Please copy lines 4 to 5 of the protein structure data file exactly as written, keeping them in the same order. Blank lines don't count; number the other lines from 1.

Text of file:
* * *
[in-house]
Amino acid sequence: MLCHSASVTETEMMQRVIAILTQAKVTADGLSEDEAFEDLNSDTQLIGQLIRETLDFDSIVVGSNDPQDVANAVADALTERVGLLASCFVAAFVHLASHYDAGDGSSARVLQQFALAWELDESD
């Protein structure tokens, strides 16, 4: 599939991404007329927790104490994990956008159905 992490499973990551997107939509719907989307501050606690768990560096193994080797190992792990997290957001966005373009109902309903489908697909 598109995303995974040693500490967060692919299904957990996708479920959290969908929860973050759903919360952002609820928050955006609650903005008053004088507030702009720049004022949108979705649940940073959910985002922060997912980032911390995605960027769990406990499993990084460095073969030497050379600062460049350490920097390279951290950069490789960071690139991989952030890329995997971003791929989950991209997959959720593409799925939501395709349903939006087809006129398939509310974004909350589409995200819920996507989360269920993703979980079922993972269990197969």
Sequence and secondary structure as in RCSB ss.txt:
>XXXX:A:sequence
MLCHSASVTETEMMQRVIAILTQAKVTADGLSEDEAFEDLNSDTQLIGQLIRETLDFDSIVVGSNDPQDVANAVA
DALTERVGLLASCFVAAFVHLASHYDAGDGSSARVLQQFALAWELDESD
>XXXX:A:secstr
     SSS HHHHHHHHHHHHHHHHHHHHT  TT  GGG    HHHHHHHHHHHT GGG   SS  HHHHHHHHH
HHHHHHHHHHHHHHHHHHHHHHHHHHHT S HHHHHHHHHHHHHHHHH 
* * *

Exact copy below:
Sequence and secondary structure as in RCSB ss.txt:
>XXXX:A:sequence